24 January 2008 – For historians it is may still be too early to assess the Kosovo war, but German’s former foreign minister and a retired diplomat provide a valuable insight into Berlin’s role in the 20th century’s last war.Diplomacy on the Edge: Containment of Ethnic Conflict and the Minorities Working Group of the Conferences on Yugoslavia, by Geert-Hinrich Ahrens (The Johns Hopkins University Press, Baltimore, 2007, 672 pages.)

Die rot-grünen Jahren: Deutsche Aussenpolitik-vom Kosovo bis zum 11. September, by Joschka Fischer, (Kiepenheuer & Witsch, Cologne, pp. 444.)

Most of Ahrens’s nearly 700-page account of international diplomacy in the Balkans takes place in the early and mid-1990s. Ahrens, a veteran German negotiator, led some of the earliest European efforts to bring together Kosovar Albanians and the Belgrade leadership.

Ahrens’s small mediation teams were able to make sporadic progress improving the situation on the ground in Kosovo – in human rights, education, and healthcare – and defusing tensions that could then easily have, and later did, spiral out of control.

Even though neither the Serbs nor the Kosovar Albanians budged from their maximalist positions on Kosovo’s status, Ahrens shows that there was room for negotiation and compromise between moderate factions of both camps. At the very least, “containment” of the potential conflict was possible.

With considerable bitterness Ahrens underscores the thin political support from both the American and major European capitals, which, he argues, caused the international community to miss real chances to make progress. He says Kosovo was, at best, treated as a “side show”, and after the 1995 Dayton conference, Kosovo disappeared completely from the international agenda.

As a result, in early 1996, the International Conference on Former Yugoslavia working group on Kosovo, which Ahrens had led, was scrapped for lack of funds. Shortly afterwards, the first Kosovo Liberation Army (KLA) attacks began.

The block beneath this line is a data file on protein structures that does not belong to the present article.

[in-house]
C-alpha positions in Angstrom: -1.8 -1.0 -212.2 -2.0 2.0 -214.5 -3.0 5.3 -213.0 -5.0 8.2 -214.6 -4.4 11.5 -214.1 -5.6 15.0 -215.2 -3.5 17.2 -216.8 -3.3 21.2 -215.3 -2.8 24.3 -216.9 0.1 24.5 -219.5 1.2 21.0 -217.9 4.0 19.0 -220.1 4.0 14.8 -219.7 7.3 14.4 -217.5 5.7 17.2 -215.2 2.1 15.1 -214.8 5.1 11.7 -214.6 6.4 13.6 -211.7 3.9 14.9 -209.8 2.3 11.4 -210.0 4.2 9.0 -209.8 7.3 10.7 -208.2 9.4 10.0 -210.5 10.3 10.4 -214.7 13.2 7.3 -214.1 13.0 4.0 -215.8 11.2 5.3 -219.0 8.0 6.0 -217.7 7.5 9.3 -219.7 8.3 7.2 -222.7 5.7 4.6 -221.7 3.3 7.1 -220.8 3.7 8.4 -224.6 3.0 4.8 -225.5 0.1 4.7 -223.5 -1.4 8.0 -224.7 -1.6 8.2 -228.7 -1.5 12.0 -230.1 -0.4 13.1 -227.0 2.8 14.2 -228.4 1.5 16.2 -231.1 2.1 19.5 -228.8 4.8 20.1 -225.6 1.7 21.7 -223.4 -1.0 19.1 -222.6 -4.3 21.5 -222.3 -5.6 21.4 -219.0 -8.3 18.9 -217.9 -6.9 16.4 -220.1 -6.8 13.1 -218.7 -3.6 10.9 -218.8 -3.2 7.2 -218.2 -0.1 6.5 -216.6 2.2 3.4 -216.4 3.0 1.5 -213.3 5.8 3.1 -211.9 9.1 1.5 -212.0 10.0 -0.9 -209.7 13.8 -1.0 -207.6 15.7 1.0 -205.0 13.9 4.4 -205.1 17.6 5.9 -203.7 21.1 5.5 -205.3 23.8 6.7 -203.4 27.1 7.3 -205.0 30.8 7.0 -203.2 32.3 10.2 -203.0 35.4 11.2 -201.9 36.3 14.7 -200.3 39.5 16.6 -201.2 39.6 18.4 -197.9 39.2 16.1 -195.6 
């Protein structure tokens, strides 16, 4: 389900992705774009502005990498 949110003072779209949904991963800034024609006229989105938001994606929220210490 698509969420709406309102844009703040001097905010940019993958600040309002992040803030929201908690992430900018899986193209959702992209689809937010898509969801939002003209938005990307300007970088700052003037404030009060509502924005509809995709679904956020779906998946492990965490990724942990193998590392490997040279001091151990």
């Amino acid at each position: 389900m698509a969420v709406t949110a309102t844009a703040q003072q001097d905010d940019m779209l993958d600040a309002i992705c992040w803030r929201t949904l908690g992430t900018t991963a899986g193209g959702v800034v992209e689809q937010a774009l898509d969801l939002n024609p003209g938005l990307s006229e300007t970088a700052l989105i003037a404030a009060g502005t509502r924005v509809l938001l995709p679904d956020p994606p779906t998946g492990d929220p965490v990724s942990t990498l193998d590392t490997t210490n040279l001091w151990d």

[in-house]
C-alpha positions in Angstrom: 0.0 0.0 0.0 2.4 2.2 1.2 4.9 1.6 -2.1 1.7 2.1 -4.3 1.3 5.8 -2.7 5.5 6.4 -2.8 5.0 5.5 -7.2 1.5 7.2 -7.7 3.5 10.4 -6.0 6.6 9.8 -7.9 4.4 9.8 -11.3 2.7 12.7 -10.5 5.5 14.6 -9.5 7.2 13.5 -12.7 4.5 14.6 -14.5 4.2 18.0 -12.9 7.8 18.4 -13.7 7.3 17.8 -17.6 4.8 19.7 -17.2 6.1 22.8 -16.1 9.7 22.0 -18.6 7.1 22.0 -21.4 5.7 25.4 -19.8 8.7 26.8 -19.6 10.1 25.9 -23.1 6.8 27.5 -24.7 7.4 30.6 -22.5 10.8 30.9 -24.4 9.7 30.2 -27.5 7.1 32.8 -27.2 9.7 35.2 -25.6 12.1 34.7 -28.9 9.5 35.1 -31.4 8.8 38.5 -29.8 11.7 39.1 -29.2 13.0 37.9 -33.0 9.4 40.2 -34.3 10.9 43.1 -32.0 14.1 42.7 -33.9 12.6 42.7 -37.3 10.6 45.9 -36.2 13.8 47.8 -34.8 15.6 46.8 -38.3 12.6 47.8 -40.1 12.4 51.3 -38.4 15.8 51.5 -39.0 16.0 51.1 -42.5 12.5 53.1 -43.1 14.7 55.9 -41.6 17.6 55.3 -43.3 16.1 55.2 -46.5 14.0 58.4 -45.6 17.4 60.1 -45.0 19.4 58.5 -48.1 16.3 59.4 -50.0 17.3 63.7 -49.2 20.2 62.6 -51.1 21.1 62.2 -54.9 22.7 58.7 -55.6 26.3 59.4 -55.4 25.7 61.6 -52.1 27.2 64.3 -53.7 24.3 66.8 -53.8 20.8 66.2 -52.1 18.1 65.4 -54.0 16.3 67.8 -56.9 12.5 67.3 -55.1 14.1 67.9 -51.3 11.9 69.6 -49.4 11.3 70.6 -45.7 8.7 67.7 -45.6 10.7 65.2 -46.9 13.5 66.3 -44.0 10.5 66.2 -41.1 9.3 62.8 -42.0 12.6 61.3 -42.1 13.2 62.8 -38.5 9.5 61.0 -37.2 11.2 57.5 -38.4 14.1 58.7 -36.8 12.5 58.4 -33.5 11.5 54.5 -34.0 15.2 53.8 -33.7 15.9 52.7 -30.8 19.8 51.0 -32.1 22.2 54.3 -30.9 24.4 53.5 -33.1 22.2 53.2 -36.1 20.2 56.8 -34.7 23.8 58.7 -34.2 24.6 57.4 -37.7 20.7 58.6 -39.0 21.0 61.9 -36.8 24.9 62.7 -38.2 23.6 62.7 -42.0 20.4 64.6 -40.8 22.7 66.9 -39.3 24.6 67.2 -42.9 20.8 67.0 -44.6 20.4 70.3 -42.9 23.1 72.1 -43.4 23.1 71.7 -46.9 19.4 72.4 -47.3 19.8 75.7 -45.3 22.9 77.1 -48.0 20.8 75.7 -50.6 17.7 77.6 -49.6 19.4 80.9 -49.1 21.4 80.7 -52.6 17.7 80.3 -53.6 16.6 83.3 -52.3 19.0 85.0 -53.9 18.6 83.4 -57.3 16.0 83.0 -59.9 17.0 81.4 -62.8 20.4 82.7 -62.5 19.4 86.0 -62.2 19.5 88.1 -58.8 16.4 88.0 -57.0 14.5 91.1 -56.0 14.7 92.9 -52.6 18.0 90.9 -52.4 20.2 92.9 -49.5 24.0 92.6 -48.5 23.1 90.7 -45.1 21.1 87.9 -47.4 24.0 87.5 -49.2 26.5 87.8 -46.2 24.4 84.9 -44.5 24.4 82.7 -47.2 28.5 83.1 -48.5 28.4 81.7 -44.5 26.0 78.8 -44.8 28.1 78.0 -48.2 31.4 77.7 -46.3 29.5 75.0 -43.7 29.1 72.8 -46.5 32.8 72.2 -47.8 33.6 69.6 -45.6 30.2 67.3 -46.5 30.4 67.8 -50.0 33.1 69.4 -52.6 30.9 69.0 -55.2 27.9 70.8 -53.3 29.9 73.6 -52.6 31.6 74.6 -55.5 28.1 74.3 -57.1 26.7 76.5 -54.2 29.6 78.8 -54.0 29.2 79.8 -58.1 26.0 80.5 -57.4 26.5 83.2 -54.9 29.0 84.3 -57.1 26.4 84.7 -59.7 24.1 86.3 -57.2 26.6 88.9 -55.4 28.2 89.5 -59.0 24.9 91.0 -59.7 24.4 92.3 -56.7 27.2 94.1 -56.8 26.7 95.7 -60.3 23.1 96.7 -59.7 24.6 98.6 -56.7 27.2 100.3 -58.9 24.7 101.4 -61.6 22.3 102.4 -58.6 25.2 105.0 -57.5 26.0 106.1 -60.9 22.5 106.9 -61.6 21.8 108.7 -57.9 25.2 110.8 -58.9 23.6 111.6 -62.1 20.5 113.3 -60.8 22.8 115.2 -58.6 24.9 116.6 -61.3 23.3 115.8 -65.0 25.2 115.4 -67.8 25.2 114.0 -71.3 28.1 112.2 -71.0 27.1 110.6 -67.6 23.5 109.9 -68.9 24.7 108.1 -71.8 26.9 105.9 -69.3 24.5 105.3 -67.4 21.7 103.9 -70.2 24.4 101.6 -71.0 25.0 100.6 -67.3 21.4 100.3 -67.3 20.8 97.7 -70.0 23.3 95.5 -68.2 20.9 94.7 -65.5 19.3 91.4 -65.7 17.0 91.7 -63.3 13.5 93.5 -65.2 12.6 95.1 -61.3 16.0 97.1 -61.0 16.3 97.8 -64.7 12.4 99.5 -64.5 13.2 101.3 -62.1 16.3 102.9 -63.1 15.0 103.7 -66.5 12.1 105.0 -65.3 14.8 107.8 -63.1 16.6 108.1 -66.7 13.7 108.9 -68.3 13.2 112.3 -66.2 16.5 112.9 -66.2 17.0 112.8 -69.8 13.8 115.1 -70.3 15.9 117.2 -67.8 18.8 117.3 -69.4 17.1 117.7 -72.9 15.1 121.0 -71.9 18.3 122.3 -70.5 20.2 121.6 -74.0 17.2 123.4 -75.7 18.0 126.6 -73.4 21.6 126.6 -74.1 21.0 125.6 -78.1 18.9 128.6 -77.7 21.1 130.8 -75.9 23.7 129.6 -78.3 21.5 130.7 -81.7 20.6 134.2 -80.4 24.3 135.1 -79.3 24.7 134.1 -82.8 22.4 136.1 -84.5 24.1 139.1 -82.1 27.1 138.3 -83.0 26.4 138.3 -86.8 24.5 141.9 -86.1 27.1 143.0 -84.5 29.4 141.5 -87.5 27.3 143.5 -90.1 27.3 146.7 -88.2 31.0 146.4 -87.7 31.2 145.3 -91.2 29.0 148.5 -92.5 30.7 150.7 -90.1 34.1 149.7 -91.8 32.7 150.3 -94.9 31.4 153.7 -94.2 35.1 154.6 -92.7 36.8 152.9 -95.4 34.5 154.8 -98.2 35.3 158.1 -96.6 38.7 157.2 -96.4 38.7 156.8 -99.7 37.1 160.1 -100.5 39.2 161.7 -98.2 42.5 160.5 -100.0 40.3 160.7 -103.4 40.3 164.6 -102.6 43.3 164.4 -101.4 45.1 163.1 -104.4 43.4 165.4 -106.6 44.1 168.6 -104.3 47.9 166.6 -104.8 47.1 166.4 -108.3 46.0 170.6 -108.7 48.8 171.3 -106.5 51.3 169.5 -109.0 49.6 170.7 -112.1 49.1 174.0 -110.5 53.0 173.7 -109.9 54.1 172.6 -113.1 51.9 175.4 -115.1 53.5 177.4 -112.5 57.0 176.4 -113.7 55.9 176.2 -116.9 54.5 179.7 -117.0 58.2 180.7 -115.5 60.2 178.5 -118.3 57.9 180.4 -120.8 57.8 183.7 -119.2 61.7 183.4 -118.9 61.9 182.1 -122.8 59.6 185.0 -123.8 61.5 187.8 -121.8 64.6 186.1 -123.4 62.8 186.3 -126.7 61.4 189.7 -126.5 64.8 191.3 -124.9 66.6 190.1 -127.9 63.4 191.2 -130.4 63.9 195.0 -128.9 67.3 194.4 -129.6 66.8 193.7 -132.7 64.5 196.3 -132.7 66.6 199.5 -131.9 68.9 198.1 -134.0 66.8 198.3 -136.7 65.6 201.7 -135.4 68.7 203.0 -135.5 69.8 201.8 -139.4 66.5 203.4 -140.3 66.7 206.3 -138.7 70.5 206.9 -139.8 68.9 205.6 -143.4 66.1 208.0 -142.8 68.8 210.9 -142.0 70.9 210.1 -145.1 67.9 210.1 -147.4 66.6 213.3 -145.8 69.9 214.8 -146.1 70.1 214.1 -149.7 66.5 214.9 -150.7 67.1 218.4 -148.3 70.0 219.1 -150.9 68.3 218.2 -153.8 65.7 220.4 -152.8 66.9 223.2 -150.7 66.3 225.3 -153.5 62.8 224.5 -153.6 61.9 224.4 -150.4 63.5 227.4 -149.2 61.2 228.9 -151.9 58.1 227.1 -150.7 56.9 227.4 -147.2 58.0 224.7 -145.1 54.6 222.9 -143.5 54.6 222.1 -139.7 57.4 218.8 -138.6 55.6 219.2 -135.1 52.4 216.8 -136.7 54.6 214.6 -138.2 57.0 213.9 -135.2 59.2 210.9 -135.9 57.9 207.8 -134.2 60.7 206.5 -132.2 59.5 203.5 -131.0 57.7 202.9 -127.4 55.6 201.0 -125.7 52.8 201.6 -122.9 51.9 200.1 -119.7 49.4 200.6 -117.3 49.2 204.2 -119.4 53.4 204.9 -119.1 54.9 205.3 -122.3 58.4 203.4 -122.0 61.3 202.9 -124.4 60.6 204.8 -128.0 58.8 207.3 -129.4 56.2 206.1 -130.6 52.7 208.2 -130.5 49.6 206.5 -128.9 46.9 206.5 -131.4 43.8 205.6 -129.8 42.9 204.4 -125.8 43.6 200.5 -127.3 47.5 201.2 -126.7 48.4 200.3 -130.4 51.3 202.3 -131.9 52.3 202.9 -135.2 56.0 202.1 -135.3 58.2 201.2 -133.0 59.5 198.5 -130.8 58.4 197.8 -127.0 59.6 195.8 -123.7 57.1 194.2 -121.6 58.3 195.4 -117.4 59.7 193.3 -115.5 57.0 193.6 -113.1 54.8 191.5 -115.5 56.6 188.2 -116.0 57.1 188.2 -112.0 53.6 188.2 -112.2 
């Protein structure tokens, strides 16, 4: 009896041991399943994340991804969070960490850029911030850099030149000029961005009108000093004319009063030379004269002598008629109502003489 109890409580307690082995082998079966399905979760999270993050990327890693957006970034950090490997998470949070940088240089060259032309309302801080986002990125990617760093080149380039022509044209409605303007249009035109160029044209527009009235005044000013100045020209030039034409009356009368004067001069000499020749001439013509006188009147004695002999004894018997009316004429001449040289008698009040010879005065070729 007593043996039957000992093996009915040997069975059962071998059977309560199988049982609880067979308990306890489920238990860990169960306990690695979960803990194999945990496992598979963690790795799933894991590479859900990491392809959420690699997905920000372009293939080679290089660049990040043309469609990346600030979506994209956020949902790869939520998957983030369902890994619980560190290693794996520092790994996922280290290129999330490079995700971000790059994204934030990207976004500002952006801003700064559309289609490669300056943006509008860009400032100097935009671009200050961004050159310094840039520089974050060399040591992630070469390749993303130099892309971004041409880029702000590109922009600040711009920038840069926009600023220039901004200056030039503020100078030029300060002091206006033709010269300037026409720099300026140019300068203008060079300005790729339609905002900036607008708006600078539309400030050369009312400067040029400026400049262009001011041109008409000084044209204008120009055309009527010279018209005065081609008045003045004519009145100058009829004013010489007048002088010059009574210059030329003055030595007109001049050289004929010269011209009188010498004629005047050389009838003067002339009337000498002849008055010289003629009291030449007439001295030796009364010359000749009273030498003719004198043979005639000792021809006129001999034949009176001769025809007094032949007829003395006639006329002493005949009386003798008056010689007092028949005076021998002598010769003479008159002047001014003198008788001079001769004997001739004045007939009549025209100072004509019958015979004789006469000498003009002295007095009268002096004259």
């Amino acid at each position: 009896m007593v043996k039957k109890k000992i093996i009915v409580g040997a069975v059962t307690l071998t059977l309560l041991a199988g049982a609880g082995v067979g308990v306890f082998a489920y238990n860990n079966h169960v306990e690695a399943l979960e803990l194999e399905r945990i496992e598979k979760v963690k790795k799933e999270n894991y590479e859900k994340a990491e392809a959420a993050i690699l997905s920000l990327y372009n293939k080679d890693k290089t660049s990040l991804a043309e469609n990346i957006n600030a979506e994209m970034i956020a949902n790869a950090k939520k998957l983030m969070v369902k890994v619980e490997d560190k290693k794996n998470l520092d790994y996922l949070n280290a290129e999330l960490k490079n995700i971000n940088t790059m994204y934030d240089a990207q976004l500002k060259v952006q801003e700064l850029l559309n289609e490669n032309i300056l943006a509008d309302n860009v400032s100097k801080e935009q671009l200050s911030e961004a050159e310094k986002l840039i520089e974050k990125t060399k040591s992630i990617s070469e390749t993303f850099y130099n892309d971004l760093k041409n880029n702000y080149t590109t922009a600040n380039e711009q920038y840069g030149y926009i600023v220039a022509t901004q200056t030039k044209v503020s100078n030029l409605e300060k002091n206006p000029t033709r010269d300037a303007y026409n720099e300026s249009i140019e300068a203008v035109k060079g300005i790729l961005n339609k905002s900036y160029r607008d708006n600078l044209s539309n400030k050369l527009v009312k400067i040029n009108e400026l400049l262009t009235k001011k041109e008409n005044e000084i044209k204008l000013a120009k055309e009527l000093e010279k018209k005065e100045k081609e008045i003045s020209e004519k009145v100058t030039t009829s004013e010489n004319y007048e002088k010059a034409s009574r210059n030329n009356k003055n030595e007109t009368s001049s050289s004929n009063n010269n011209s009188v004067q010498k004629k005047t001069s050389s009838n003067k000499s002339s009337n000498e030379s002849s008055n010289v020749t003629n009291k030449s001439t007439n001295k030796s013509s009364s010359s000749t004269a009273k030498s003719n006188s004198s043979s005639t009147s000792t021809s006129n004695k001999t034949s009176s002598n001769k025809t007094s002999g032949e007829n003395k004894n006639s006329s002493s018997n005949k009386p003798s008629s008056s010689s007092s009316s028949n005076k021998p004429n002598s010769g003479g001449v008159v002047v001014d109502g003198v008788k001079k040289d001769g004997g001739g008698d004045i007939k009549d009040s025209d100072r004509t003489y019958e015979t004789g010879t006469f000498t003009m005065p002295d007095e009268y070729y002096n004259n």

Red-Green and Kosova

Armed hostilities in Kosovo had already begun when the autumn 1998 elections in Germany ousted Helmut Kohl’s conservative government. The Serbs had responded to KLA guerrilla activity with military offensives that targeted the civilian population. Tens of thousands of ethnic Albanian refugees were fleeing their homes, many of whom were homeless as winter approached. The incoming Social Democrat-Green coalition had the Kosovo crisis thrust upon it even before the administration entered office.

The Fischer memoirs cover the first three years of the red-green coalition, from autumn 1998 to September 11, 2001, a formative period for German foreign policy during which the novice leadership struggled with crises of major proportions. At least one-third of the book is about Kosovo (the section aptly titled “The Red-Green Nightmare”), and offers a fascinating look into the decision-making of the German leadership.

Ironically, in foreign affairs, the red-green years delivered anything but the “continuity” the German Greens and Social Democrats had promised beforehand. In fact, it was in Berlin’s Balkans policies that the contradictions between humanitarianism, Germany’s historical limitations, and alliance responsibilities would sweep away the Cold War coordinates of German foreign policy.